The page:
I think I’ve also always felt this sort of … it’s probably part of why I love silent films so much … it’s because there’s something romantic in the tragedy of it. In history, we’re more used to the idea that art forms peak and then decline and then get replaced by other art forms. Whereas silent film got cut off at its peak, or you could argue that it was about to get to even higher peaks. We’ll never know. It’s like when you look at 1928, you look at “The Passion of Joan of Arc,” or you look at 1927 and “Sunrise,” and just imagine if that had continued for another five years where would Murnau and Dreyer and people like them might have taken it? Who knows! The mind just boggles that we could have been deprived of masterpieces on the level of the Sistine Chapel, you don’t know. So there’s a kind of tragedy in the loss of silent film that, as much as I love sound film, I am very aware of. The idea that you could argue that the greatest silent films were the last silent films or even ones where the end was already in sight. You could also argue that “Intolerance” or whatever is better, but you know, for me, those last couple of years, 1927-1929 is just an unparalleled era.
The opening sequence where you introduced Manny on the side of the deserted road reminded me of the story about Paul Fejos, who directed “Lonesome,” who hitchhiked to Pasadena and randomly got picked up by a rich guy who wanted to produce movies and that’s how he got started in Hollywood. Was that story in the back of your head with that sequence?
It’s funny that you mentioned that because the Paul Fejos anecdote does ring a bell, but I don’t think that was specifically the reference. But hearing his name and “Lonesome” … just I love it. Manny’s trajectory, which starts there, was a little closer to a pattern I saw repeating itself over and over again in The Parade’s Gone By… and some of the other interviews I read and also Kevin Brownlow miniseries “Hollywood,” which is also full of great stuff, where I started becoming aware that there was a lot of the same kind of stories being told. Basically, some version of “I was walking down the street and then someone yelled out, ‘Hey, you! Come help. And then they gave me a megaphone or they gave me this, and then before I knew it, I was on a film set and then a year later I was a director.” It was always this crazy happenstance sort of thing.
So I knew early on that I wanted to reflect a little bit of that with Manny’s character and that I wanted him to have fun with that trajectory. You start someone at the bottom, or maybe not quite the bottom because he does already have a foot in the industry in some way that could be considered enviable when the movie opens. But physically, what he’s doing is literally cleaning up animal feces and having to wrangle the entertainment. So you start someone in that position, and again just by being in the right place at the right time, which probably wouldn’t be possible today, and they work up the ranks in a way that was only possible because this was still a somewhat, even in 1926, a new unbridled art form and industry that hadn’t quite contained itself.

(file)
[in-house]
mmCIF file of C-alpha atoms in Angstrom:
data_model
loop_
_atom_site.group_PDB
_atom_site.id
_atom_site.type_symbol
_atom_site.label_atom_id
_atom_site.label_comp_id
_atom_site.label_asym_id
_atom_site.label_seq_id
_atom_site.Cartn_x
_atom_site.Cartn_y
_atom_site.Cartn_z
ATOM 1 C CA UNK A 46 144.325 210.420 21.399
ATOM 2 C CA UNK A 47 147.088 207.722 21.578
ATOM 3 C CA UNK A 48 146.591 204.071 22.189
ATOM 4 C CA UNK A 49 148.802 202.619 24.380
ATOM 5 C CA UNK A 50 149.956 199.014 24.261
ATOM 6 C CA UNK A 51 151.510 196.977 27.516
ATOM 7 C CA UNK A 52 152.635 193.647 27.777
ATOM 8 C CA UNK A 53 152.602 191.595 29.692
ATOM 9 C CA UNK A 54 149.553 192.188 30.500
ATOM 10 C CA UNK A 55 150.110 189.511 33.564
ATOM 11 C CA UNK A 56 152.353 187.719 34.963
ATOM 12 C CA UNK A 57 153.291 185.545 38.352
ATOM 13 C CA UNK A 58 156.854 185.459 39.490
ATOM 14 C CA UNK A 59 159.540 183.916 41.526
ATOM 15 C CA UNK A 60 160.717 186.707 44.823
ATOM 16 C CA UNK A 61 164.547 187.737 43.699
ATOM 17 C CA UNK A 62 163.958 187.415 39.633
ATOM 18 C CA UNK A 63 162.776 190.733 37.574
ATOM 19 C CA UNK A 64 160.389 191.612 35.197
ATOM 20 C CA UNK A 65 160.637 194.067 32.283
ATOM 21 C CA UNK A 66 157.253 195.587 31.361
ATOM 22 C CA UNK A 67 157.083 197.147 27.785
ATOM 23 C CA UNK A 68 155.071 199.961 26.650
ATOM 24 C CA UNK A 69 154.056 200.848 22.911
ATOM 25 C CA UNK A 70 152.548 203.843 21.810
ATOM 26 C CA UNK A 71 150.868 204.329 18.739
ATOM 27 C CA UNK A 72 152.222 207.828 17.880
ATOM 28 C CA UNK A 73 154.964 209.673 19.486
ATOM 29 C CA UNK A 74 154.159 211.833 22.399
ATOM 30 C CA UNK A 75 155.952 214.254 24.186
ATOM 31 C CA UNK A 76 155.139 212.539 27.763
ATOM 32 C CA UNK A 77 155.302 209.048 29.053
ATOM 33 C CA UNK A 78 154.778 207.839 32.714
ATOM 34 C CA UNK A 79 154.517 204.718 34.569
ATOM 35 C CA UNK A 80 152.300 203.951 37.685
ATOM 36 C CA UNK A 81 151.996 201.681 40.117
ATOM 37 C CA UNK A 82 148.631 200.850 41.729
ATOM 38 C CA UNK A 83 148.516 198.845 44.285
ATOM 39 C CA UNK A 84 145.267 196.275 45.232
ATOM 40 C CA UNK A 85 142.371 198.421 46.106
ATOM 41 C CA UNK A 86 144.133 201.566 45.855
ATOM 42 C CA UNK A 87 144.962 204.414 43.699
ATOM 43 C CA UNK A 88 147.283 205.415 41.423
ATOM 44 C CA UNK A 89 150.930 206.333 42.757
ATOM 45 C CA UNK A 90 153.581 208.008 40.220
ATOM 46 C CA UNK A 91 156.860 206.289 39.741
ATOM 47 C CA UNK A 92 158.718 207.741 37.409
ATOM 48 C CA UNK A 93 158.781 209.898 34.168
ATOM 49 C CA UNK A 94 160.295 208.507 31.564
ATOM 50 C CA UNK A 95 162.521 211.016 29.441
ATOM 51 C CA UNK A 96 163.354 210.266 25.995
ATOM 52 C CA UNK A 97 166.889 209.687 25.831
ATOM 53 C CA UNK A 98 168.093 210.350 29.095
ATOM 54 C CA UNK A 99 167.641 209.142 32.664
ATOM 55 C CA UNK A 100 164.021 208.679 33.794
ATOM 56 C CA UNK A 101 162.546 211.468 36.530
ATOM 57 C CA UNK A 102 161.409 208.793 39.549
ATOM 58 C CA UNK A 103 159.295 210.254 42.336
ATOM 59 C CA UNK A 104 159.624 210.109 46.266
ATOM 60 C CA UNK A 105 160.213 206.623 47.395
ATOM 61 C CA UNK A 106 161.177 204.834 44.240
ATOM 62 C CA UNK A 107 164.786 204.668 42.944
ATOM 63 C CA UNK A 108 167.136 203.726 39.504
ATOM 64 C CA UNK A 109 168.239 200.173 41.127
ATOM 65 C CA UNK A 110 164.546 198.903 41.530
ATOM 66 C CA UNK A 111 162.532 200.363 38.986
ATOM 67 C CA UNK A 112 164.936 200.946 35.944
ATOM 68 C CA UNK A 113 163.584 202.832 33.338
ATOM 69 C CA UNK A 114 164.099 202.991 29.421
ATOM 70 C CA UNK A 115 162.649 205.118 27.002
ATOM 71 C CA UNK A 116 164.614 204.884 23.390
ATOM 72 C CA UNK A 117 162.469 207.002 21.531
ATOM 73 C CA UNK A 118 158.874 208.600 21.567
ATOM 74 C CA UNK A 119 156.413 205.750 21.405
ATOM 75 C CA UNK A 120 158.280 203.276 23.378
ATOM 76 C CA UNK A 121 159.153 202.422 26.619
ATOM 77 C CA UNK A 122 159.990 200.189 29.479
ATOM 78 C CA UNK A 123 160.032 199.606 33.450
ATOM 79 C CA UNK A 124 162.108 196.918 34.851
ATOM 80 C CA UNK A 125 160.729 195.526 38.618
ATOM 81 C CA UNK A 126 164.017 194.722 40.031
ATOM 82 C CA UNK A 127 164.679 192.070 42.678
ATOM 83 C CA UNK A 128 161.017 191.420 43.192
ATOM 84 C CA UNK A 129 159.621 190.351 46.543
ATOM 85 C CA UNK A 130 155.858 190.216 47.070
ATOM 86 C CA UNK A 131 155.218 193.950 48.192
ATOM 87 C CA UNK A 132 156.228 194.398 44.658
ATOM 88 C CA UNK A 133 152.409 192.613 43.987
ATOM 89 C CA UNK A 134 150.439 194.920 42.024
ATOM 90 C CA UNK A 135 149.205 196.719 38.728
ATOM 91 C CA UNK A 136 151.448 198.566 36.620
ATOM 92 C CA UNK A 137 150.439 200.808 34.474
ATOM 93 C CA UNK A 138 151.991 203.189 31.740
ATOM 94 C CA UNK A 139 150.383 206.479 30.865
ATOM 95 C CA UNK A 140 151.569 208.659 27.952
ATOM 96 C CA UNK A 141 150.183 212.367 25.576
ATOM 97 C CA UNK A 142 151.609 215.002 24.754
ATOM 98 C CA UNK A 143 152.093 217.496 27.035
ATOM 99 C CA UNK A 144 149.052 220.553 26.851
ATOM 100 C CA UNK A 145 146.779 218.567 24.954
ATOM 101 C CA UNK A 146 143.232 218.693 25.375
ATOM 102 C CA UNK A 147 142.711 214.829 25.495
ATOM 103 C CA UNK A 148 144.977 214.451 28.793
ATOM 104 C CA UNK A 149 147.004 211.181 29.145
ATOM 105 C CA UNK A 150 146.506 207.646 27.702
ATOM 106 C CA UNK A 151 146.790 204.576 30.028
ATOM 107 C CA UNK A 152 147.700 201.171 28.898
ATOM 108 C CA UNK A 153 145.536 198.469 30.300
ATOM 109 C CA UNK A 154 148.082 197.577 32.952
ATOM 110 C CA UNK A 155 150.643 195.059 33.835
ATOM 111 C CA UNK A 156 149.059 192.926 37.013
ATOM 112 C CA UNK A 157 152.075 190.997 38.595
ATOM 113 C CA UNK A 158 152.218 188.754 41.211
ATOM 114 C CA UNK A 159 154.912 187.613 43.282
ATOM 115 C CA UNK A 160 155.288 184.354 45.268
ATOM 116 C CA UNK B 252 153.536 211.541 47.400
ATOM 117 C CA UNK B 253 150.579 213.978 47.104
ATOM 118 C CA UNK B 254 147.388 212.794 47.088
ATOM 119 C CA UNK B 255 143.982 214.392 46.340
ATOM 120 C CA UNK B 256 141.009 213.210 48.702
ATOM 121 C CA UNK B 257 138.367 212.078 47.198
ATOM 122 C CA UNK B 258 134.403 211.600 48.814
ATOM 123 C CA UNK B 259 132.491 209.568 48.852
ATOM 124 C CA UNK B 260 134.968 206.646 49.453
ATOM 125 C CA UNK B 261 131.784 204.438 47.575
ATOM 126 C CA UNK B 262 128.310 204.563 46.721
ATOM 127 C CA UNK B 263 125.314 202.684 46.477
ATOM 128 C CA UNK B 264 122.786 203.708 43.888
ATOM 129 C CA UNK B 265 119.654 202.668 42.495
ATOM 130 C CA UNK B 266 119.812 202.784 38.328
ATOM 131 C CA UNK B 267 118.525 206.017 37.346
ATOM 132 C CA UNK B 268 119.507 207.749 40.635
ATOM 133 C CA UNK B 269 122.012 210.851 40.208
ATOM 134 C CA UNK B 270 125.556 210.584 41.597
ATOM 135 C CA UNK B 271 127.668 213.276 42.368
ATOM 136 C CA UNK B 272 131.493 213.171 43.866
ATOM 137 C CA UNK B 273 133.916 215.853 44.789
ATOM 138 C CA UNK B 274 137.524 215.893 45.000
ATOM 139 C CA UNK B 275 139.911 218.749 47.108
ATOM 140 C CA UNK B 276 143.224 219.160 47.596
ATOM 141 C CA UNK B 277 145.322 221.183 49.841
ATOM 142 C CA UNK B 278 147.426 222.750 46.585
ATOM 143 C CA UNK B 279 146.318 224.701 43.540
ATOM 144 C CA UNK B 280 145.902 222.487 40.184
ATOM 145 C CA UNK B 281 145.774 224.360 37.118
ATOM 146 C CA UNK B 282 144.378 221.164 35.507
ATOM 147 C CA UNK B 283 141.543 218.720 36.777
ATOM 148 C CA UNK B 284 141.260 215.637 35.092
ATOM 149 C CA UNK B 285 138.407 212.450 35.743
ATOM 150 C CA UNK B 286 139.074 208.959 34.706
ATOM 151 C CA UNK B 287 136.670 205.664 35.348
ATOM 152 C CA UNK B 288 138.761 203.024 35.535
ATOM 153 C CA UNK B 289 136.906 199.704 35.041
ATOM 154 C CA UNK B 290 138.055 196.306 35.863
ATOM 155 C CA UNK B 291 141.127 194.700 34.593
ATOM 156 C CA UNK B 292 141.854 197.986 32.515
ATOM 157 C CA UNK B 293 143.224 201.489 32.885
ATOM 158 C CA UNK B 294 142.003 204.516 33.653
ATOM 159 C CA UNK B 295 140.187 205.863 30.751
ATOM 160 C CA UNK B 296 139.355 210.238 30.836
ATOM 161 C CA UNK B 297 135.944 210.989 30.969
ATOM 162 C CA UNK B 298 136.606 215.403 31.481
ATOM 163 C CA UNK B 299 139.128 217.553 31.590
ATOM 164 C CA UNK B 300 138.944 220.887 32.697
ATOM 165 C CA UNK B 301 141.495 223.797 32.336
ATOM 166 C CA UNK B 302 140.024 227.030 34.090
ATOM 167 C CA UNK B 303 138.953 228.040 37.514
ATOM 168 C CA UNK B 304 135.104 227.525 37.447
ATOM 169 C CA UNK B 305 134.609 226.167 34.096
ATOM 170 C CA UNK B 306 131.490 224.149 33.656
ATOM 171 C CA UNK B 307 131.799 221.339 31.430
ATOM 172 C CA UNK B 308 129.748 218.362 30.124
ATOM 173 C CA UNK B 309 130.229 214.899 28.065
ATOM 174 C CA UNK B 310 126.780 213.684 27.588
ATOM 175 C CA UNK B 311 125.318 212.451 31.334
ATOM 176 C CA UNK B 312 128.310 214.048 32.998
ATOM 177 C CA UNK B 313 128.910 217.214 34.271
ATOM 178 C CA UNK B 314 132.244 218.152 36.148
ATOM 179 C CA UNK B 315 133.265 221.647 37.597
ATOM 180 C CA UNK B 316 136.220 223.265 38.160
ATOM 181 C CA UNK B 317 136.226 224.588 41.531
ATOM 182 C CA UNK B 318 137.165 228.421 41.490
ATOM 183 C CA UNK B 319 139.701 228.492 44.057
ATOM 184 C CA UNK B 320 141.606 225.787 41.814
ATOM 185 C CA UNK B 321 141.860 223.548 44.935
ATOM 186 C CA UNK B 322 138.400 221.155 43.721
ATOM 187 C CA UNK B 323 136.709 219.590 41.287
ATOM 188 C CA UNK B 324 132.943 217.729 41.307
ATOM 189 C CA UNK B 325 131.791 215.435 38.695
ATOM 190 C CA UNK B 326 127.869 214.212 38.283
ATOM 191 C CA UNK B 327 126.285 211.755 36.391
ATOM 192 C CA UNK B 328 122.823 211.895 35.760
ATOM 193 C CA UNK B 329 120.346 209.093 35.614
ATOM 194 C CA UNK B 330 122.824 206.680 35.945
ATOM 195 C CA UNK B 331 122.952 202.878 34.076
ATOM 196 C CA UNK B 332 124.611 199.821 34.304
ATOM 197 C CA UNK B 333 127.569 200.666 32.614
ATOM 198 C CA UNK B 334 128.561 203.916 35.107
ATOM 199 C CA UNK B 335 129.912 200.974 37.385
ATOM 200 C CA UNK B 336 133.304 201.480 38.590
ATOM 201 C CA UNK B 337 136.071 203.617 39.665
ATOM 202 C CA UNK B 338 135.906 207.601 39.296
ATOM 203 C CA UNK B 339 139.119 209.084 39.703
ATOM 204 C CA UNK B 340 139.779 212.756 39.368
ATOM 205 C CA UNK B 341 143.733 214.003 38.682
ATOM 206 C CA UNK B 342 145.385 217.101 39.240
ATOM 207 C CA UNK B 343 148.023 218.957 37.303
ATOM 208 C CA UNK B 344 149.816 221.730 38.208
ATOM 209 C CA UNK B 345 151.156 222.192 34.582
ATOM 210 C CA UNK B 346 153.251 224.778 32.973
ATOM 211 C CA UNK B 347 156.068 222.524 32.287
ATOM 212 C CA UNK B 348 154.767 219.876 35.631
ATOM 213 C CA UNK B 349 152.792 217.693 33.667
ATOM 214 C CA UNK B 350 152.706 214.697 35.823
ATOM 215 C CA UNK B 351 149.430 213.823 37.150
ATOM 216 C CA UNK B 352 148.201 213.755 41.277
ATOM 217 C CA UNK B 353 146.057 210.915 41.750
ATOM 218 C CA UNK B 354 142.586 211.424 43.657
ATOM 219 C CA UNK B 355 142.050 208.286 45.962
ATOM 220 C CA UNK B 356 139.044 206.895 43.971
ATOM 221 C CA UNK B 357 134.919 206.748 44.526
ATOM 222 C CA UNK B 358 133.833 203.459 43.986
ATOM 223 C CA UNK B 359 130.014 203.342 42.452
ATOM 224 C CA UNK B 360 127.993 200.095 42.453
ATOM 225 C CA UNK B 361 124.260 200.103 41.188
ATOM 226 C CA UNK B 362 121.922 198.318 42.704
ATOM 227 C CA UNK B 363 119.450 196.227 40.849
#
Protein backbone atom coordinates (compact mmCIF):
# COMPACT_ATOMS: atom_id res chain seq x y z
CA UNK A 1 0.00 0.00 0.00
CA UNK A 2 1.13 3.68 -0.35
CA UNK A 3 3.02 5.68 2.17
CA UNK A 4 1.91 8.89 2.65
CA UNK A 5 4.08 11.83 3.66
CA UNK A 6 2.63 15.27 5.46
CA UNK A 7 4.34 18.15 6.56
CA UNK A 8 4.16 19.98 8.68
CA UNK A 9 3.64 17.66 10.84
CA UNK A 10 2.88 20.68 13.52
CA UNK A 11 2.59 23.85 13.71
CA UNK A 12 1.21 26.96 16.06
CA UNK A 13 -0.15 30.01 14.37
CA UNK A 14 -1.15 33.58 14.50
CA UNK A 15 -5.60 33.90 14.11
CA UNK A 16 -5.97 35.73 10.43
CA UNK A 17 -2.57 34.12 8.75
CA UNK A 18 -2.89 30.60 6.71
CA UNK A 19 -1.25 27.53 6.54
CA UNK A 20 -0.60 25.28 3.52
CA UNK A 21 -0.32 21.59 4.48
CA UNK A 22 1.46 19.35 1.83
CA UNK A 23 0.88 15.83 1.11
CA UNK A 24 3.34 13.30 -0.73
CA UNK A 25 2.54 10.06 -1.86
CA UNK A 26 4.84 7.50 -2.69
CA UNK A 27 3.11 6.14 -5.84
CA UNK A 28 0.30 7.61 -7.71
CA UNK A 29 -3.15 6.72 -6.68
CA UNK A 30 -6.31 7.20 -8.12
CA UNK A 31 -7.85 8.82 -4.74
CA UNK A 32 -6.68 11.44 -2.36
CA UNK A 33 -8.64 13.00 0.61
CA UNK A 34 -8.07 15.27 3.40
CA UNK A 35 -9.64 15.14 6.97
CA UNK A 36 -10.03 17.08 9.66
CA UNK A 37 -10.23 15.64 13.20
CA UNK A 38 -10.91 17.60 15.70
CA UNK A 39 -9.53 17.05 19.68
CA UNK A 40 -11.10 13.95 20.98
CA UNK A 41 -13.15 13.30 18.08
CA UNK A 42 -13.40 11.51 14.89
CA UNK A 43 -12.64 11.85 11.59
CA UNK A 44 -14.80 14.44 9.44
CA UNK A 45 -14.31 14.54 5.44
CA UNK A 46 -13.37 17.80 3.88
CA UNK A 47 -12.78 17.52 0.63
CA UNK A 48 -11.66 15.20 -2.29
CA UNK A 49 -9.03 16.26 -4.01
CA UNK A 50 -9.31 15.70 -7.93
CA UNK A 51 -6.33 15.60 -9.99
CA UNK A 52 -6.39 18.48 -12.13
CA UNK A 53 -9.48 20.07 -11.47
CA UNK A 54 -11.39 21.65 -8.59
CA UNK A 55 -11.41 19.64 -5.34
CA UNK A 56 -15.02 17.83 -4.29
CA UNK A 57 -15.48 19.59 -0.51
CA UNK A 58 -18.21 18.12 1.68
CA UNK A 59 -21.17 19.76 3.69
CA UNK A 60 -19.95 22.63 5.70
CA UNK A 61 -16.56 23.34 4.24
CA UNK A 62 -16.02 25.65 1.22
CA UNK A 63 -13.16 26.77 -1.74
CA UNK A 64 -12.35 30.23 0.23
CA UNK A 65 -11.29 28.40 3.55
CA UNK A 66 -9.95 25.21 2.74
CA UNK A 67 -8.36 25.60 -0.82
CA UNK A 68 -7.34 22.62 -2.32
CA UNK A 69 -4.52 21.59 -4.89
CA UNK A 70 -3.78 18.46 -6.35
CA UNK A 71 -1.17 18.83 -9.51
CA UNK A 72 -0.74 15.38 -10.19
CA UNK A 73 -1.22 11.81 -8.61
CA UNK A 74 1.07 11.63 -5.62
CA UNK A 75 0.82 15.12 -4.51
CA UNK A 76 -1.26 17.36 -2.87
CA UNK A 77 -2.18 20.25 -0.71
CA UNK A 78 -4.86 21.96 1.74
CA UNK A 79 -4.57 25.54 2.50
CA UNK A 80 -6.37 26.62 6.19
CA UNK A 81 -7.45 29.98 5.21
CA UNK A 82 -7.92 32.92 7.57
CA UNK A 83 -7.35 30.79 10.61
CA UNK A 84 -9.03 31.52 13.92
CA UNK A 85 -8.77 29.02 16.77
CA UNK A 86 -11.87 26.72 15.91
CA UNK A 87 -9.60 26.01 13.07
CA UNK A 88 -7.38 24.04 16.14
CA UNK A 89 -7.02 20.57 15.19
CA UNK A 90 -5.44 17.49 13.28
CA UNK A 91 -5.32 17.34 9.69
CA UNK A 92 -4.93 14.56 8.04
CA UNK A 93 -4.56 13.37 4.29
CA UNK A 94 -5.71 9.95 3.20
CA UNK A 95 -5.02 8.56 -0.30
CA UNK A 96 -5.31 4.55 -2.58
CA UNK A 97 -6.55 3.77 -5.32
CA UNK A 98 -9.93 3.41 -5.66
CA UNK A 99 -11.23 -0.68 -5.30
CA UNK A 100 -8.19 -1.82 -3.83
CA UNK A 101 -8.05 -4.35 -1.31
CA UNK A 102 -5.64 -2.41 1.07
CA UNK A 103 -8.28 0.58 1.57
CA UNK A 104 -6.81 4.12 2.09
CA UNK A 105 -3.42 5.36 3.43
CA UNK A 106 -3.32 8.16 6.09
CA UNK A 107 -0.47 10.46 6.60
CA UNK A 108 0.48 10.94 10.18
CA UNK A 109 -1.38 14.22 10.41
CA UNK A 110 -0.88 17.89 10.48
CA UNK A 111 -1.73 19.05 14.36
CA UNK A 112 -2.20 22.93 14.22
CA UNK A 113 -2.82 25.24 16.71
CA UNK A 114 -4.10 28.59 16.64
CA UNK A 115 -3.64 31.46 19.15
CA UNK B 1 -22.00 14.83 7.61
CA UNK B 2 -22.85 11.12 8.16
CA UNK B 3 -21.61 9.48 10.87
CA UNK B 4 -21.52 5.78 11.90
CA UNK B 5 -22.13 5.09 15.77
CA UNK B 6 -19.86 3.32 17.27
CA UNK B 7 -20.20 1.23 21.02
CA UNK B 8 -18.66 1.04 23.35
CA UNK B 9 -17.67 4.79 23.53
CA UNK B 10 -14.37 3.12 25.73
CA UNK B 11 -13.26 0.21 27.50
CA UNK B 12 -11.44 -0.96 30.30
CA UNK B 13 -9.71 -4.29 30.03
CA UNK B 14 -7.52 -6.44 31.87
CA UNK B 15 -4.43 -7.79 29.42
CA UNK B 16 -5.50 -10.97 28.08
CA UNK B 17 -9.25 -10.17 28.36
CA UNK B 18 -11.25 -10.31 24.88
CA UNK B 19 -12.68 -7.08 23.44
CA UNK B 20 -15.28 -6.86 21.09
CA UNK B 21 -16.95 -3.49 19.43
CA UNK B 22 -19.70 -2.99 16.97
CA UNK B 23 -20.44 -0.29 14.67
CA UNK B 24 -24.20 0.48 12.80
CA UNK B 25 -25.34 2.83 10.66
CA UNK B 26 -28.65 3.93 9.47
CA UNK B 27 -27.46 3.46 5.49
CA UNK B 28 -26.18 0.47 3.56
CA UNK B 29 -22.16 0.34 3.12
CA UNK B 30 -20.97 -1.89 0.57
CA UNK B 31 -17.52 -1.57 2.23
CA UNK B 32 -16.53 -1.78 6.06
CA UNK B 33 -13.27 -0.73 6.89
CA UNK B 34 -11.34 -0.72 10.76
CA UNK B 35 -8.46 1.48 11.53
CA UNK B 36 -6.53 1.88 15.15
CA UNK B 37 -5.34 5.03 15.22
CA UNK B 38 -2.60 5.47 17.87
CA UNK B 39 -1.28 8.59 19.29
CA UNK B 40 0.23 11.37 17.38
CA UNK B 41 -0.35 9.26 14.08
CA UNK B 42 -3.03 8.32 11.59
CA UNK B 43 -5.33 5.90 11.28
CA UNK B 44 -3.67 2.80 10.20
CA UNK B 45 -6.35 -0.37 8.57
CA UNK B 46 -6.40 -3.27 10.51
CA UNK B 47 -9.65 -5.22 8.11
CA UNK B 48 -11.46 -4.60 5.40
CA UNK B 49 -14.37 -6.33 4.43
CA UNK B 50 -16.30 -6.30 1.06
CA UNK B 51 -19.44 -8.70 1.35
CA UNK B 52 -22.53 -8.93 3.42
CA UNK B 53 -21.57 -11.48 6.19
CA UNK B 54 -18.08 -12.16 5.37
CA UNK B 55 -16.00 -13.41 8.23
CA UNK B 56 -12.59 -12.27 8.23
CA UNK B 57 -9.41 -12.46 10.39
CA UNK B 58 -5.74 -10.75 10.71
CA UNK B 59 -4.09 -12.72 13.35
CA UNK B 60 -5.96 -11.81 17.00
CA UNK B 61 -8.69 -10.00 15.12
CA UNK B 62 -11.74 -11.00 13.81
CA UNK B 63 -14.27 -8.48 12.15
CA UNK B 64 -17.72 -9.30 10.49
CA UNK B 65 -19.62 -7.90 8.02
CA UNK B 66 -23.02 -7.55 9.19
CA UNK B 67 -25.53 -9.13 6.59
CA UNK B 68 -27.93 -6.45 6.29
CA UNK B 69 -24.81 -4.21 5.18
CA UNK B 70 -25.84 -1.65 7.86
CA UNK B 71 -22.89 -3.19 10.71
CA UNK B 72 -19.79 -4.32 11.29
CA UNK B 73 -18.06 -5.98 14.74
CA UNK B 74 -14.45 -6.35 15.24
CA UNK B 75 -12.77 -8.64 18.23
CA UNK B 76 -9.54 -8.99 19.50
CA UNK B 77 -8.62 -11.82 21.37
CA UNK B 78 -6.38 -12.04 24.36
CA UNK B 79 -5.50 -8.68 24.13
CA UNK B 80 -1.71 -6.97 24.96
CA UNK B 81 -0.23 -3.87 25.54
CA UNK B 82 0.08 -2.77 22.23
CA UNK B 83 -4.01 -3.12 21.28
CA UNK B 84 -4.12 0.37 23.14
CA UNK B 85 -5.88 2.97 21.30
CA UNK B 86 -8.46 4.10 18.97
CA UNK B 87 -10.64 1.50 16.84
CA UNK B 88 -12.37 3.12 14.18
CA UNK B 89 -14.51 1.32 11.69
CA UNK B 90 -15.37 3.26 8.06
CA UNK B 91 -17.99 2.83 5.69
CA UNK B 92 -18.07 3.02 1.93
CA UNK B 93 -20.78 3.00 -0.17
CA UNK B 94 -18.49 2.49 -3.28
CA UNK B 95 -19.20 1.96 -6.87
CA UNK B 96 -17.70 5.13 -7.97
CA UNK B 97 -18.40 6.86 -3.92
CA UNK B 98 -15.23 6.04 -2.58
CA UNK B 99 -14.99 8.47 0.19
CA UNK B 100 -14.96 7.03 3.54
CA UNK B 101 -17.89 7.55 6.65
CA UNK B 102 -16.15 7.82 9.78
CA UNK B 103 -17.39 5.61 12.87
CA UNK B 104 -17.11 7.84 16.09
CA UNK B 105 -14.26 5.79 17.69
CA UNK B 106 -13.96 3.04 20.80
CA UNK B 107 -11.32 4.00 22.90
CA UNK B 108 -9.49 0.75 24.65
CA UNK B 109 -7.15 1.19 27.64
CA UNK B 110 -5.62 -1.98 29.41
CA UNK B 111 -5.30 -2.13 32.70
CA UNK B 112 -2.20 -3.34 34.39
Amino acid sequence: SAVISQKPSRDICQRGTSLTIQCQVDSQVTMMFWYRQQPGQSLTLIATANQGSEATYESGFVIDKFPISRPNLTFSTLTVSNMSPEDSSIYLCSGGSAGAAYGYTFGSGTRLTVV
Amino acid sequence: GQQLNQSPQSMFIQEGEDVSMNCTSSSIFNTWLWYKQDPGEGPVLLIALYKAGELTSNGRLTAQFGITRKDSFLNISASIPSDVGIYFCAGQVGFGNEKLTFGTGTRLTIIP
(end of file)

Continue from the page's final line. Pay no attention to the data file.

With Margot Robbie’s character Nellie, I think I’ve tracked about seven different actresses that you pull little pieces from. Did you read a lot of biographies like Hot Toddy and how did you whittle that down to one emblematic character?
Yeah. Obviously, Clara Bow is probably the biggest in terms of stuff pulled from her life. She was one of those people where I read several biographies and tried to piece stuff together. I also wound up being really interested in Joan Crawford because I don’t know how I started first stumbling across, it wasn’t a biography of her, it was passing references to a young Joan Crawford in I forget what book, but I just remember being a little bit dumbfounded because it so did not compute with the Joan Crawford I had in my mind, which I realized was really a post-silent era, just a very different Joan Crawford.
Now, picturing this unshaped kind of kid with this ridiculous name Lucille Fay LeSueur and a gangly presence, who would just go to parties and dance up a storm. Then looking at some of her early films, where she first became a star, her persona was the life of the party kind of thing. I became really interested in all of this because it was just, that’s not the Joan Crawford I’m aware of or knew about.
In terms of people that I was actively seeking out, it would be more like Clara Bow, a little bit of Theda Bara, Alma Rubens, and Jeanne Eagles. There was one person, and again this is where the Kenneth Anger book was useful, he had a quick little bit about Mary Nolan. This sort of throwaway thing, but it was just like the last chapter of her life. It was really depressing, but it just kind of intrigued me and sent me kind of down a road to learn about her.